Experimenting With JavaScript Support in NetBeans 6.1

NetBeans 6.1 includes new and improved JavaScript support. The NetBeans New and Noteworthy page on the NetBeans Wiki lists the following new and updated features :

  • Semantic Highlighting
  • Mark occurrences
  • Instant Rename
  • Refactoring
  • Quick Fixes and Semantic Checks
  • Tasklist
  • Code Completion and Type Analysis
  • Go To Declaration
  • Documentation
  • Embedded Completion
  • Browser Compatibility Info
  • Embedding
  • Open Type
  • 6.0 Java Script Information

I’ve been busy the last few weeks field testing it in some code and have found pros and cons. This article discusses some of these issues and features using some sample code.

I started with the following code to practice with the JavaScript features :

<html>
<head>
<script type=”text/javascript”>

function doSomething(y) {
var x = 4;

if(x > y) {
alert(‘x is greater’);
}
}

</script>
</head>

<body onload=”doSomething(2)”>
<h2>Hello World!</h2>
</body>

</html>

This code defines a doSomething function which is called by the page’s onload attribute. If you paste the code into an HTML page you will notice the IDE’s syntax highlighting and coloring. Reserved words like var, function, if, else, and so on are highlighted.

You will also notice in the left margin a code fold block for the doSomething function. This allows you to use regular code folding features normally available to Java source code. One interesting aspect of this is when code folding is enabled for new code.

Edit the JavaScript block, add two new function definitions, and save the file. Notice that the doSomething function has code folding enabled in the margin, but the two new functions do not (potential bug?), as shown in Figure 1.

JavaScript in NetBeans

Figure 1. New function with no code folding in Source Editor

If you close the file and re-open it, code folding will then be enabled for the two new functions. As I type JavaScript functions, I would expect the code folding to be enabled in the margin, similar to how code folding works for Java source code.

Next, I wanted to test code completion in the JavaScript blocks. Suppose I had a script block in the body of the page like this:

<body onload=”doSomething(2)”>

<h2>Hello World!</h2>

<script type=”text/javascript”>

</script>

</body>

Inside the script block, if I type “document.” and pause for a second, the code completion window will appear. If I type “wr” the code completion window will display the filtered results, as shown in Figure 2.

JavaScript in NetBeans

Figure 2. Filtered results for “document.wr” in the code completion window

So far, this works as expected. Next, define a top-level page variable such as this :

var xyz = ‘string var’;

On the next line of the script block, type “.” and pause for a second for the code completion window to appear. Then type “x” to partially filter the results. For some reason, the code completion window displays two listings that appear identical for the xyz variable (potential bug?), as shown in Figure 3.

JavaScript in NetBeans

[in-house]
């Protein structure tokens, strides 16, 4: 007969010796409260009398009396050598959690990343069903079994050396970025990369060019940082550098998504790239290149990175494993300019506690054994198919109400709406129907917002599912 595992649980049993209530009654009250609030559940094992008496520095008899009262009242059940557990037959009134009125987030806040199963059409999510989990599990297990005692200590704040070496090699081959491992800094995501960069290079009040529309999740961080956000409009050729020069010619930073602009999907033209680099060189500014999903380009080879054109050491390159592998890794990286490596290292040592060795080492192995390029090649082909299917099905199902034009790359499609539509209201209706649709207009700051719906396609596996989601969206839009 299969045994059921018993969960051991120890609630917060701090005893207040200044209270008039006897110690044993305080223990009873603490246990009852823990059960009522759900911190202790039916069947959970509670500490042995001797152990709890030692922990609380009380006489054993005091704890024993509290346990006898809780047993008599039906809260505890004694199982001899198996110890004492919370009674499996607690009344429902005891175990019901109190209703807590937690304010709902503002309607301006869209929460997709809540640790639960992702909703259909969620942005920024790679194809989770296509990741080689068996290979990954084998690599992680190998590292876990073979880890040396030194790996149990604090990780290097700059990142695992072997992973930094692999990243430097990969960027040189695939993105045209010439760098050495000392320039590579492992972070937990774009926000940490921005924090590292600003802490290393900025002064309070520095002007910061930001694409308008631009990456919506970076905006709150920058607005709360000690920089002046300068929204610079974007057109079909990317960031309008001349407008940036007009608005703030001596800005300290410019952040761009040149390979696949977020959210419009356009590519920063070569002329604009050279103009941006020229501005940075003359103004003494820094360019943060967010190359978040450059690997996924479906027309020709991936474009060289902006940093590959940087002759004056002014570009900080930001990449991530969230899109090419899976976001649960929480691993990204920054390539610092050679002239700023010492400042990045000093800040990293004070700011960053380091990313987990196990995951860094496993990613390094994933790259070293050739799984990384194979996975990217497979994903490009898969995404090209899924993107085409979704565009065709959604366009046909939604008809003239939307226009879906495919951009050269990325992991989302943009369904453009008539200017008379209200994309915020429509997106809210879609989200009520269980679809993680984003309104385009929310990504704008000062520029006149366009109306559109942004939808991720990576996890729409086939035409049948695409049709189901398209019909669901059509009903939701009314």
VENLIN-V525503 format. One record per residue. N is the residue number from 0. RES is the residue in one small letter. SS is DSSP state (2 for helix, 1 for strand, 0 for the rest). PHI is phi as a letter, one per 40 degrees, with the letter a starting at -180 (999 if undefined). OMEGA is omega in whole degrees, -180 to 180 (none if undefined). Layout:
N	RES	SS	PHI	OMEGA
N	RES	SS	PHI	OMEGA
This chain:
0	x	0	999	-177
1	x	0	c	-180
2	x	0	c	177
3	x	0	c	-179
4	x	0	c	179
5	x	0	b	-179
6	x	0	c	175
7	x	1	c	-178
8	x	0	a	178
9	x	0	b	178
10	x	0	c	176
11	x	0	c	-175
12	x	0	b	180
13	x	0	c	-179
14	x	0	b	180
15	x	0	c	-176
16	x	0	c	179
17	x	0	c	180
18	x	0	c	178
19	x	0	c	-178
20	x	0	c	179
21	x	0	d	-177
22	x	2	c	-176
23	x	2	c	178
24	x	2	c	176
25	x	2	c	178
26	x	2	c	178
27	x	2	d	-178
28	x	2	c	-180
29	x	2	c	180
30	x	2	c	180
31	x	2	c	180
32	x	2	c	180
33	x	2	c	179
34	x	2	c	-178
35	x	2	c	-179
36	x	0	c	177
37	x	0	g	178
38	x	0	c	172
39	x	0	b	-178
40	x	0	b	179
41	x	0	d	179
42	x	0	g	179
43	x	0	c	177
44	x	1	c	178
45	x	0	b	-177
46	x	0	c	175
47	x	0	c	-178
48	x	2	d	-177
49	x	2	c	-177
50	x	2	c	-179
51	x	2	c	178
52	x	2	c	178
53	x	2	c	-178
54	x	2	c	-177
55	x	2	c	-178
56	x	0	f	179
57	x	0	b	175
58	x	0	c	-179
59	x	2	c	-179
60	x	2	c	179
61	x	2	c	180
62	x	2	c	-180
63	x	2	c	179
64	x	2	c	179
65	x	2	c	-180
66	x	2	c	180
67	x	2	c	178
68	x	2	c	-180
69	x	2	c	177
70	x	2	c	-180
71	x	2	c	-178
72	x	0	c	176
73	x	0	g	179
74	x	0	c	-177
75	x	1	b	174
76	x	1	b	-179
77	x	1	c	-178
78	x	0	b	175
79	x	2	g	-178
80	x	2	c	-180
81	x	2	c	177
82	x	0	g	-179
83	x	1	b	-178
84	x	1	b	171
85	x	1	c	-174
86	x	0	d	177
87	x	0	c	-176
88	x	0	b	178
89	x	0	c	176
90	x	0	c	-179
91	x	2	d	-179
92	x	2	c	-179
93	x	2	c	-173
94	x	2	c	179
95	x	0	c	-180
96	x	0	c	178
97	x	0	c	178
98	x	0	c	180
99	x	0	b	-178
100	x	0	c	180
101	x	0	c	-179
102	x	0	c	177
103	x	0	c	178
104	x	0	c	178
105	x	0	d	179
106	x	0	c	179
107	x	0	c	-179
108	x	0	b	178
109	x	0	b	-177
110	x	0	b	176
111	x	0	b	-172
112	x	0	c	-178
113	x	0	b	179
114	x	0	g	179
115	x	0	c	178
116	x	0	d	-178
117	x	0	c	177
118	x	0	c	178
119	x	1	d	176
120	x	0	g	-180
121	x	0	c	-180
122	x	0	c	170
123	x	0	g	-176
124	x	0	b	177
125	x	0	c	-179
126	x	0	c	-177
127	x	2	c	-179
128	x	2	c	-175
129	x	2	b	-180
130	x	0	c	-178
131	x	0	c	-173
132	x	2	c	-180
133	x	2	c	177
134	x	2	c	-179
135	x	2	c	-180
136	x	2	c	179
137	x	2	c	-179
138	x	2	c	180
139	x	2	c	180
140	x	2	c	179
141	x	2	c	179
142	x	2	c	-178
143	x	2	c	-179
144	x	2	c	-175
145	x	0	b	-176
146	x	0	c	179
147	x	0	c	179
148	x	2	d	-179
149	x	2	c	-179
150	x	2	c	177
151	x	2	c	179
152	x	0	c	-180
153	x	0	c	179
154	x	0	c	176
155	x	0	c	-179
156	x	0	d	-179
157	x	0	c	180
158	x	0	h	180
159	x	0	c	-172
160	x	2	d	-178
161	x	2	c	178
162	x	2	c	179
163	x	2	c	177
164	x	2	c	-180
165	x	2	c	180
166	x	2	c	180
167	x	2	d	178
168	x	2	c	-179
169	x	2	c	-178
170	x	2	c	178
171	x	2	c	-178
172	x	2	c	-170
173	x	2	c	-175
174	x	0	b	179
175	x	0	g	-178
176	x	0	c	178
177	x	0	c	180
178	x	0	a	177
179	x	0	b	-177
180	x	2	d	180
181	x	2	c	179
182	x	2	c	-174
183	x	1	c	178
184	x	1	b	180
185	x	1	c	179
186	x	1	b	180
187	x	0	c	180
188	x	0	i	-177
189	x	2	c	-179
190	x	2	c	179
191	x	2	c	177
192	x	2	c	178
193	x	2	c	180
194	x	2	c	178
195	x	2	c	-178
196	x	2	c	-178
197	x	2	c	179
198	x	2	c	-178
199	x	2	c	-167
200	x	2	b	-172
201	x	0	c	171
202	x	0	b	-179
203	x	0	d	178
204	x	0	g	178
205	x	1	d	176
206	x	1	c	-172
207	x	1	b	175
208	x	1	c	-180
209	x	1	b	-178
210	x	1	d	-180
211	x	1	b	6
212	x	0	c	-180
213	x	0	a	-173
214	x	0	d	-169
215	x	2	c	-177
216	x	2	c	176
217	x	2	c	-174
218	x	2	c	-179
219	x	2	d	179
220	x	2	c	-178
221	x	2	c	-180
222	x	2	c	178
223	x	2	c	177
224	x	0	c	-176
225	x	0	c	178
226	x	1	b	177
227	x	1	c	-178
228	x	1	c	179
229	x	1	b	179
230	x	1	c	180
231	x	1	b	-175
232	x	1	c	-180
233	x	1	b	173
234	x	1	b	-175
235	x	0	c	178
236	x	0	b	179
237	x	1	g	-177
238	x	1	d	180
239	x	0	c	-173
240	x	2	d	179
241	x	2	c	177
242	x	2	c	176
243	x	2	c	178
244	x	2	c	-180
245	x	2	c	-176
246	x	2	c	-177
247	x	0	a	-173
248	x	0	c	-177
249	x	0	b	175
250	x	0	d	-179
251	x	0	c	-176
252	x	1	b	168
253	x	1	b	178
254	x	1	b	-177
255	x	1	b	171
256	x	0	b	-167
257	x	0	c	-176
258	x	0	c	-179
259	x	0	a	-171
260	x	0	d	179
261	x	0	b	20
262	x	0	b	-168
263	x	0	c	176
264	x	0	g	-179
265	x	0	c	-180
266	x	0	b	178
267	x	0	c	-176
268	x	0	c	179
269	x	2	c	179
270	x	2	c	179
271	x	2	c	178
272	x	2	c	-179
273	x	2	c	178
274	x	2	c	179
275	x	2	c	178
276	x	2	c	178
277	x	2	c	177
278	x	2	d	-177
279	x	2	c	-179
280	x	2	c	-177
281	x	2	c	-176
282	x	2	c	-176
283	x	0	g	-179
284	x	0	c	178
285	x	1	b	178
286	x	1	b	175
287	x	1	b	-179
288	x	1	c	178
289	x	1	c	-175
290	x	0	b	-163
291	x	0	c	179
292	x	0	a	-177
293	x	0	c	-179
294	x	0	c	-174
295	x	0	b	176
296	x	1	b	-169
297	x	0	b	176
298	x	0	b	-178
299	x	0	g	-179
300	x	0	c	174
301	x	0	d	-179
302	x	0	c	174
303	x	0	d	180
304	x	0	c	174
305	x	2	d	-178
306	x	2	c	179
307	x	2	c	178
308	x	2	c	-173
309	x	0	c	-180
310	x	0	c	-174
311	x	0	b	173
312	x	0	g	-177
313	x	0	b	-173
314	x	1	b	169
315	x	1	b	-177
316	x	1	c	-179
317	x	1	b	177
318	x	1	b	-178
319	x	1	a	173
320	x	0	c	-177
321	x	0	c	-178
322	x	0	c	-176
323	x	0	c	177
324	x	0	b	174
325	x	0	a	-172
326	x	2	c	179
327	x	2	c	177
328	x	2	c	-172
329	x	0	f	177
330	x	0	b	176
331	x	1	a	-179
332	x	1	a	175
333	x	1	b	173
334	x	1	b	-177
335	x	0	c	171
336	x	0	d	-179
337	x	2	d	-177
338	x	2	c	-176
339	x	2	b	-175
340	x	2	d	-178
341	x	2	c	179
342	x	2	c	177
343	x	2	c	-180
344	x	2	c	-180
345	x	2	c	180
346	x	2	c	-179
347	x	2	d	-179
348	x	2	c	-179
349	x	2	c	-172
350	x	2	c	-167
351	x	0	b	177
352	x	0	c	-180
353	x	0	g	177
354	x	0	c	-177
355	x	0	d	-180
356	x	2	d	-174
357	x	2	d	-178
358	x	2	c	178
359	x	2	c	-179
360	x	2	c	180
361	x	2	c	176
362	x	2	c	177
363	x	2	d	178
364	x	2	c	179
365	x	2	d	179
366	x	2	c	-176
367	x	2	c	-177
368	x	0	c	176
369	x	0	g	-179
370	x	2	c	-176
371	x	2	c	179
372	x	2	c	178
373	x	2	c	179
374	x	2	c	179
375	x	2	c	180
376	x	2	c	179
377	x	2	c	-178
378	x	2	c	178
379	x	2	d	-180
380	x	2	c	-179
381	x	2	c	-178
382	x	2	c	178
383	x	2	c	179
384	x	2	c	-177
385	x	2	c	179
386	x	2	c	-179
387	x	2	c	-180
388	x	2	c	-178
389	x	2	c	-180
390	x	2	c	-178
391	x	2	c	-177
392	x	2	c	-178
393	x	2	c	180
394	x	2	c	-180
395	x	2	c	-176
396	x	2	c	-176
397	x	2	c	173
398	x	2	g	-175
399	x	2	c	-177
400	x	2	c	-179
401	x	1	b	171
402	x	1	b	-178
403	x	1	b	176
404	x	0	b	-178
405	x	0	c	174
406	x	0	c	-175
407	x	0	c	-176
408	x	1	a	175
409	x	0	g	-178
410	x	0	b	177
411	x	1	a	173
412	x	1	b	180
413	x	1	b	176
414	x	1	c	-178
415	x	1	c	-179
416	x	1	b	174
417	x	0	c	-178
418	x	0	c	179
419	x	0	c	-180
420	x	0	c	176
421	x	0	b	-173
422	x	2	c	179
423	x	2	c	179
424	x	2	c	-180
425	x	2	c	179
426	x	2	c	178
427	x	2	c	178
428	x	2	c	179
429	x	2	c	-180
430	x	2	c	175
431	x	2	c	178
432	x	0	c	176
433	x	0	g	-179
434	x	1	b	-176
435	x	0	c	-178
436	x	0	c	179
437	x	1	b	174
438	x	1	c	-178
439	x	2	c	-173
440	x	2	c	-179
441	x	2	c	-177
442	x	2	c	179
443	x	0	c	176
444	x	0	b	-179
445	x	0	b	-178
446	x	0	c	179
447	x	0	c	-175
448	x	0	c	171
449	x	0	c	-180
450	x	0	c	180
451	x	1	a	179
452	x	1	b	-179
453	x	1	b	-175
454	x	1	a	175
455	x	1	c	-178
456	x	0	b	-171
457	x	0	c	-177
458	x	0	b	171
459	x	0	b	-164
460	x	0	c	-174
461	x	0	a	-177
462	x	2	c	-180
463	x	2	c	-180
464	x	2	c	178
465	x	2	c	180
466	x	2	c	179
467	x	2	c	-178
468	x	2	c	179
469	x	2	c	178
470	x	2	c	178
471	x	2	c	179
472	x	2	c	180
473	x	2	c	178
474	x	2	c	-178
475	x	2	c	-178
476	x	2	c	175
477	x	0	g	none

Figure 3. XYZ variable in the code completion window

I’m not sure if this is a bug or is intended.

Next, I wanted to test the refactoring. I started with this code again :

<html>
<head>
<script type=”text/javascript”>

function doSomething(y) {
var x = 4;

if(x > y) {
alert(‘x is greater’);
}

}

</script>
</head>

<body onload=”doSomething(2)”>
<h2>Hello World!</h2>
</body>
</html>

The doSomething function is defined and called by the body’s onload attribute. I click inside the name of the doSomething method definition and on the main menu select Refactor >> Rename. The “Rename Method XXX” window will appear, as shown in Figure 4.

JavaScript in NetBeans

Figure 4. The Rename Method XXX refactoring window

The window will allow you to enter a new name for the JavaScript method name. One interesting thing to note is that the actual Refactor button is disabled, preventing you from immediately activating the refactoring, as you can do with Java source refactoring. A warning message is displayed stating that JavaScript refactoring is approximate and should “always” be previewed. This can be argued, but can’t hurt. Click the Preview button.

A standard Refactoring Preview window will open in the lower left of the IDE, as shown in Figure 5. The lower right of the IDE will display a Diff window showing the existing versus new code.

JavaScript in NetBeans

Figure 5. The JavaScript Refactoring Preview window

The Refactoring Preview window lets you see a line-by-line listing of exactly what will be changed.

The Diff window, as shown in Figure 6, display a very nice comparison between existing and proposed code. This is a standard Diff window in NetBeans, but I think it is great that it works well with JavaScript refactoring as well.

JavaScript in NetBeans

Figure 6. The Refactoring Preview Diff window

There are plenty more use cases to cover. Overall, I have had an excellent experience with the JavaScript support as I do a lot of work with web applications. If you have not already tried it, I recommend experimenting with it.

Check out the NetBeans 6.1 Blog Contest.

Leave a Reply

Your email address will not be published. Required fields are marked *

You may use these HTML tags and attributes: <a href="" title=""> <abbr title=""> <acronym title=""> <b> <blockquote cite=""> <cite> <code> <del datetime=""> <em> <i> <q cite=""> <strike> <strong>